In article <1u0bpm$9v2@charm.magnus.acs.ohio-state.edu>, byang@magnus.acs.ohio-state.edu (Been-Der Yang) writes:

This is a really good question. If you get a definitive answer, then
be sure to tell the inventors why it works, they would be really

Ray Merry, one the inventors has often said that he doesn't know why a
flexi should fly, just that it does. They have done experiments to
determine the best shape of the airfoil, the best aspect ratio, etc. I
imagine that if an engineer or a scientist were to spend enough time
examining things they could come up with an answer, but so far no one
has taken the time.

>I saw someone mentioned the "lightweight" spar. Does it mean the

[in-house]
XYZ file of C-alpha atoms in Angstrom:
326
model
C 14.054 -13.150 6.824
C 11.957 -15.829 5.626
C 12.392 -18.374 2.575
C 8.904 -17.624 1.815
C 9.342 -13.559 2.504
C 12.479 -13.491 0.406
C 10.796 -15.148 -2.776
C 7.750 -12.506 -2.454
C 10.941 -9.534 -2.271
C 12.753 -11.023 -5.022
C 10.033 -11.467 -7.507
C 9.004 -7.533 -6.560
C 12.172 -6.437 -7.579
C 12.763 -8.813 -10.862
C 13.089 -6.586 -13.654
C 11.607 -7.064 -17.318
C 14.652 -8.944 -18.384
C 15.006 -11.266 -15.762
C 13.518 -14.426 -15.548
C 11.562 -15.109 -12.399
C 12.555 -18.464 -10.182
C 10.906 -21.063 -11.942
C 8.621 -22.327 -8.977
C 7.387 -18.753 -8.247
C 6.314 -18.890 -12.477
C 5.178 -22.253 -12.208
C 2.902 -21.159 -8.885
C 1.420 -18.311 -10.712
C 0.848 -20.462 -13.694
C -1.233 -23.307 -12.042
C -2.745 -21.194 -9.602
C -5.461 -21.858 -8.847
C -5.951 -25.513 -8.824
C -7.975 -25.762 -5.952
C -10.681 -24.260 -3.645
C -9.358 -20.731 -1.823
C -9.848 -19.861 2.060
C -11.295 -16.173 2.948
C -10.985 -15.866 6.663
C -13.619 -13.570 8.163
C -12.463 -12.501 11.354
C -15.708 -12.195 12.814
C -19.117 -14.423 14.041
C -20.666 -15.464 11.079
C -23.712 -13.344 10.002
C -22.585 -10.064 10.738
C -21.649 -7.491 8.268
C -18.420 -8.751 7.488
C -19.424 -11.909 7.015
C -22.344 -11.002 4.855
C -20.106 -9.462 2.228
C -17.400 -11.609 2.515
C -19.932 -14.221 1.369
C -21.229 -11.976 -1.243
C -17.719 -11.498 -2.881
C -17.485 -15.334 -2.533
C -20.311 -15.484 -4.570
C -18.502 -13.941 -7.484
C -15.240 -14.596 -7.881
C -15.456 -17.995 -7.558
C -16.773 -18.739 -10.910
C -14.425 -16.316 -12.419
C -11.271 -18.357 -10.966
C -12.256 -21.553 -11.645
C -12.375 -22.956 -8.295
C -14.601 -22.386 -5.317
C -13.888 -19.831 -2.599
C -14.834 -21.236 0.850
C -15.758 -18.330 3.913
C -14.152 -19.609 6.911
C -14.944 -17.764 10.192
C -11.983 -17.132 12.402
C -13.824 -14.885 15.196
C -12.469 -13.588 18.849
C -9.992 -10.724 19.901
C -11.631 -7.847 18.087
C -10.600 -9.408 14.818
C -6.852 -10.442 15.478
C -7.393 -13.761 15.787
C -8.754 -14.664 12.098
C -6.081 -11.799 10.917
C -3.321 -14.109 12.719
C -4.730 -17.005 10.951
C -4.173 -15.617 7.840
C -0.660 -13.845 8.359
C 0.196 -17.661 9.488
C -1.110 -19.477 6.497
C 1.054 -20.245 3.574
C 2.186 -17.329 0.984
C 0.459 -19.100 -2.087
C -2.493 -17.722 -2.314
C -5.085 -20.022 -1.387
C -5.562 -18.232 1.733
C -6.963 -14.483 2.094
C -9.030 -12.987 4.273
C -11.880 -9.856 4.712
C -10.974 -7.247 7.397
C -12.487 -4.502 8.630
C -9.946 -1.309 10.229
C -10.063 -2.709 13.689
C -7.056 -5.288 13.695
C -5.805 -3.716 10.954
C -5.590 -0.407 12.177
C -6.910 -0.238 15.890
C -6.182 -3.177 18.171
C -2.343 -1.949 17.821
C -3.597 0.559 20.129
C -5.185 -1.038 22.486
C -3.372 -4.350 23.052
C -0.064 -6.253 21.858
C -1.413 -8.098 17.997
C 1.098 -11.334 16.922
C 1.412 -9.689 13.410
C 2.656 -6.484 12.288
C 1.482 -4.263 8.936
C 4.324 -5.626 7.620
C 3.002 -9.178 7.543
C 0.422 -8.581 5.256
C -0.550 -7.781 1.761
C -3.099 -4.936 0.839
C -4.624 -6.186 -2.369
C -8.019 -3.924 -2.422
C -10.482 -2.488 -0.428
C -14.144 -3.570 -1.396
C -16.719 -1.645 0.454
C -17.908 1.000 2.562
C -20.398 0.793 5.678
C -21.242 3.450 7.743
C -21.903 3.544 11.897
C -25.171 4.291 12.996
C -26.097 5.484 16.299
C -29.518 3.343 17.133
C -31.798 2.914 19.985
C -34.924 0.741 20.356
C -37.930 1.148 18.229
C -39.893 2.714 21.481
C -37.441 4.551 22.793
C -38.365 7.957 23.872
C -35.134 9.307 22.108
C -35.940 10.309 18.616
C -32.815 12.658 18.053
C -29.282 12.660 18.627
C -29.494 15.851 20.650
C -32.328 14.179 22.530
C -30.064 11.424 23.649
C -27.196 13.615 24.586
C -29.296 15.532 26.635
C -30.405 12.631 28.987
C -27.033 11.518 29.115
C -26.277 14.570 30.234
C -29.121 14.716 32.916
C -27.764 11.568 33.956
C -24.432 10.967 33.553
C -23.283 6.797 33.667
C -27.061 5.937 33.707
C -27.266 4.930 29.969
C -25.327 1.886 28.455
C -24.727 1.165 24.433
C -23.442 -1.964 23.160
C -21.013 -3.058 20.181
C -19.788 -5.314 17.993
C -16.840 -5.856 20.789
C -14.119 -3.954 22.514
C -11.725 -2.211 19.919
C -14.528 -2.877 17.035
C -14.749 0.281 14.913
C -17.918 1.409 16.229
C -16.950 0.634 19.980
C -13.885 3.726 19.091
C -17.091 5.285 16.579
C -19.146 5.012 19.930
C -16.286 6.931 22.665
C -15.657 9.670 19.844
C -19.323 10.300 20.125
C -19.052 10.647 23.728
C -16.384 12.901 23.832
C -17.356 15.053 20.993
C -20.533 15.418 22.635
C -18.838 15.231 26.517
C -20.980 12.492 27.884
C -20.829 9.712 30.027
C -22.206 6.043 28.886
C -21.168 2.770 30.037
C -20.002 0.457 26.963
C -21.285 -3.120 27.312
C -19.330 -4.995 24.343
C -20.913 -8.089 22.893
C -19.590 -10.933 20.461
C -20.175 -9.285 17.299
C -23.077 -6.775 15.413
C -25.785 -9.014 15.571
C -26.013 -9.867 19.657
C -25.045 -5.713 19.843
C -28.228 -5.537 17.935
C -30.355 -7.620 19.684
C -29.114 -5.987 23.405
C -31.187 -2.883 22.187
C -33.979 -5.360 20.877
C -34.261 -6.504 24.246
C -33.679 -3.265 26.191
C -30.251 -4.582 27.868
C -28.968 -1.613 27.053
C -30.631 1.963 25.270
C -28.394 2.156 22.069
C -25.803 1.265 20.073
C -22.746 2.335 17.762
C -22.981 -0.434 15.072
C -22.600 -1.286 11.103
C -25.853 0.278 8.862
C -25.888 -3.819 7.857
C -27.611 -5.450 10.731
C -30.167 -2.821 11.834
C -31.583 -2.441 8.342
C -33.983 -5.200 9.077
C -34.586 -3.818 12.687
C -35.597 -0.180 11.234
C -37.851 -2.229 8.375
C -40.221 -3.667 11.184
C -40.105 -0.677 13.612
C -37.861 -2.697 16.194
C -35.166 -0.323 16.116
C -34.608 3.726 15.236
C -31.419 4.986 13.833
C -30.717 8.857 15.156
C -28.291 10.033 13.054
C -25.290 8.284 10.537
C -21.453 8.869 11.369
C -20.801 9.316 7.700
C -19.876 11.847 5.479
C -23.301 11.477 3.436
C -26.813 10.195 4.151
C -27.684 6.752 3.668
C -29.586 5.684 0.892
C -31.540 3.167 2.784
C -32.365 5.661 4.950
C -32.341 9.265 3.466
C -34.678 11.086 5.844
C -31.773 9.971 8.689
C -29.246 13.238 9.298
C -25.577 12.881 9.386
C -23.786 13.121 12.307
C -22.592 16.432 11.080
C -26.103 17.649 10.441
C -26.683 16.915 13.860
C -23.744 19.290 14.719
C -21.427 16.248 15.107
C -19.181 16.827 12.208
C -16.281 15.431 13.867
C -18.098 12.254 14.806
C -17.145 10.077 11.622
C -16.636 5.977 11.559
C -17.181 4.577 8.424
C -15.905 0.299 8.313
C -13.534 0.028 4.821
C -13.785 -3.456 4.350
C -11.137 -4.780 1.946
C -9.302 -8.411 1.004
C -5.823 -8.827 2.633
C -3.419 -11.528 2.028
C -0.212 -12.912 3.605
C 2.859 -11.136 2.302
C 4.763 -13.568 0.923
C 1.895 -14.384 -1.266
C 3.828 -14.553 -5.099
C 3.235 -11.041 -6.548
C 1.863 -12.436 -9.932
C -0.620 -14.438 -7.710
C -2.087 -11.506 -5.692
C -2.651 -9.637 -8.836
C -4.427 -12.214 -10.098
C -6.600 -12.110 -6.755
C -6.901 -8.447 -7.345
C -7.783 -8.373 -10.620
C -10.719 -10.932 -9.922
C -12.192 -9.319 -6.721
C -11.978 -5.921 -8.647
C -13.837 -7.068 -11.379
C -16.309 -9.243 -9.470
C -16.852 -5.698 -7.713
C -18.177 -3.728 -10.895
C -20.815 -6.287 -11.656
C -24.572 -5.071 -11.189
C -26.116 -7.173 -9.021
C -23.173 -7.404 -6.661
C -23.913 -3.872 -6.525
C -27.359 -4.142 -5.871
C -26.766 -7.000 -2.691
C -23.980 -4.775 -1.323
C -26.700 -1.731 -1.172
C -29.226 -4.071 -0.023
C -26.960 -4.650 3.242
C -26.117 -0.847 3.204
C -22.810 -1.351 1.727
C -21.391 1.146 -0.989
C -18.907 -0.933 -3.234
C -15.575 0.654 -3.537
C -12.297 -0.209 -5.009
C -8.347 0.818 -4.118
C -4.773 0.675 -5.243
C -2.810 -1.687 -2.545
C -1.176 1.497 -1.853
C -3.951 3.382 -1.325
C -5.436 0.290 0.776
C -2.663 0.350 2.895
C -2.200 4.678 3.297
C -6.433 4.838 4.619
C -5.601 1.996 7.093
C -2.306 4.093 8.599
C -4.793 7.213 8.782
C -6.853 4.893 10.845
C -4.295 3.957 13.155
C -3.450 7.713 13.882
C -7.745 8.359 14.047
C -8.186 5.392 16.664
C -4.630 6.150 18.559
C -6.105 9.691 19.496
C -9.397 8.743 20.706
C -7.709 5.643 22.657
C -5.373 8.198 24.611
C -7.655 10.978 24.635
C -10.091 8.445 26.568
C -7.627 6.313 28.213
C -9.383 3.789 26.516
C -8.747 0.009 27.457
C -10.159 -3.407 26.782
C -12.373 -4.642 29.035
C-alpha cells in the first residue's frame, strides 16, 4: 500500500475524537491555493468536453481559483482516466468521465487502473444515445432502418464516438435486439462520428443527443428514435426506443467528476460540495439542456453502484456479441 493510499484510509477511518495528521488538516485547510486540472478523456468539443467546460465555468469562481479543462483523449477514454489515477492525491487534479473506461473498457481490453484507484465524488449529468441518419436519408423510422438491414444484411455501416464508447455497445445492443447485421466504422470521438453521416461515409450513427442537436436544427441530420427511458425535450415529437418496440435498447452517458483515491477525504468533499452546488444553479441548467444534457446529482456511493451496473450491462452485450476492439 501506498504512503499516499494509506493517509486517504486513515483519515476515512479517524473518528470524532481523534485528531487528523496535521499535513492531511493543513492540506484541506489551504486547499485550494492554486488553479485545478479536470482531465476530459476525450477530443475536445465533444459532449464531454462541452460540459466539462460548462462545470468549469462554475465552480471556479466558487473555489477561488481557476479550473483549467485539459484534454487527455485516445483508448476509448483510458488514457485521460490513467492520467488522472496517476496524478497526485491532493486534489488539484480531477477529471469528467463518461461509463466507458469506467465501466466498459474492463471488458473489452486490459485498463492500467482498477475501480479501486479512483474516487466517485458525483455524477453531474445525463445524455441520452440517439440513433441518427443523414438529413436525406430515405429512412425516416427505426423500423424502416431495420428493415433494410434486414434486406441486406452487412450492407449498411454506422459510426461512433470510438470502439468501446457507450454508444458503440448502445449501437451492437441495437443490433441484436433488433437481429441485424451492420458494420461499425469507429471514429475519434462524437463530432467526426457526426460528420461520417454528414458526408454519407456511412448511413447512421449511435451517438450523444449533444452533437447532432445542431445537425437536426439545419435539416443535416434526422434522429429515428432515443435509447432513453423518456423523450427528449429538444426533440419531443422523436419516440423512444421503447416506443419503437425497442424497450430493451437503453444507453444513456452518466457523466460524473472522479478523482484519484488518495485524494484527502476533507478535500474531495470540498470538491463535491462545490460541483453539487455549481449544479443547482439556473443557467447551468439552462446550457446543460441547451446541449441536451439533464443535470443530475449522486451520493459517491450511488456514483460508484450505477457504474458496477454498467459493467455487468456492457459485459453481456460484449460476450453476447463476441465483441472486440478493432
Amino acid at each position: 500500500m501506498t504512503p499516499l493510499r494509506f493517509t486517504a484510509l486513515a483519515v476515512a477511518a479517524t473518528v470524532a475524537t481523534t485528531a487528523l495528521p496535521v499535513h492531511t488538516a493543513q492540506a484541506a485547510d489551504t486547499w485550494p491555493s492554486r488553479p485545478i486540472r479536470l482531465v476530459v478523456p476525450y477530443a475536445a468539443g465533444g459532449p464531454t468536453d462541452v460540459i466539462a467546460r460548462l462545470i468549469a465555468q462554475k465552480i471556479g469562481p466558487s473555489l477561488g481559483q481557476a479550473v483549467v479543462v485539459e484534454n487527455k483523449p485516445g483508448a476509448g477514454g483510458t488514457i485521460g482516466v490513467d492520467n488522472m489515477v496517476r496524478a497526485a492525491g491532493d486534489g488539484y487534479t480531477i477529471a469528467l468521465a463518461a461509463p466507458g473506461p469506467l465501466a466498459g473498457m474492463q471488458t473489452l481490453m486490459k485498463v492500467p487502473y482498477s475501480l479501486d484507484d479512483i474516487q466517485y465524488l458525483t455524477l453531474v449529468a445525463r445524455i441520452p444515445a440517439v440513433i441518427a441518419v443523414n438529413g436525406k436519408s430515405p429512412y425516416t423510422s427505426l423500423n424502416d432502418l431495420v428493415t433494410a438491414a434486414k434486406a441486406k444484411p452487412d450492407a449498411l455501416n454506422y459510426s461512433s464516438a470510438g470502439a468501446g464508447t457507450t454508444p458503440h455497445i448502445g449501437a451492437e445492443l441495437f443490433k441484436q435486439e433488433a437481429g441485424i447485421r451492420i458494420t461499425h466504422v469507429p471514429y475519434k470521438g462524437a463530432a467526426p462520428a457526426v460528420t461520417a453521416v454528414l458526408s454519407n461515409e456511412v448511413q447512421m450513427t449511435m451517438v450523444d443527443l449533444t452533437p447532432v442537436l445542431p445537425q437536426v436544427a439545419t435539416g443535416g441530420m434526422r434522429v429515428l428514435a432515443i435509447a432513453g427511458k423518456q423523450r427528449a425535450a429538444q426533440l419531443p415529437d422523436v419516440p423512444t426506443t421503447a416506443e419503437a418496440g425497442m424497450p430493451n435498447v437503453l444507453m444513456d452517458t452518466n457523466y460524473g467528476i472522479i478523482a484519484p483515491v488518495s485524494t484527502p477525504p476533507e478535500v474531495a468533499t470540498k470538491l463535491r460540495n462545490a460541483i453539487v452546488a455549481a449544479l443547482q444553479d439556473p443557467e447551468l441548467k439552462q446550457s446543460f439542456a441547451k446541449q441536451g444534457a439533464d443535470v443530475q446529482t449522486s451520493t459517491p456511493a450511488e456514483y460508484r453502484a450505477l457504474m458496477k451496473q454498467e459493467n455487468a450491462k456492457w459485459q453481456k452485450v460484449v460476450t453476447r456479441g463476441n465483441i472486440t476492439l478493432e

>weight or the flexibility?  In which situation we should use the
>lightweight spar?  The quality of the spar seems to have great
>influence in the flying of the flexifoil.  Would it be weight or

The lightweight spar is both lighter in weight, and more flexible. One
thing that is clear is that the spar must bend in order for the flexi
to fly. In light winds you need a more flexible spar in order to have
the kite form the correct shape.

>  But, no matter what the
>answer is, I admire the person who invented the flexifoil.  From the
>history of human flight, man can fly always after he really understand
>the reason.   

The story goes that the flexi's inventors were playing around with
airfoils and flexible and rigid spars. They had problems with
stability, but kept at it. One day, the kite turned "inside out" and
flew like a dream...
Marty Sasaki            Harvard University           Sasaki Kite Fabrications

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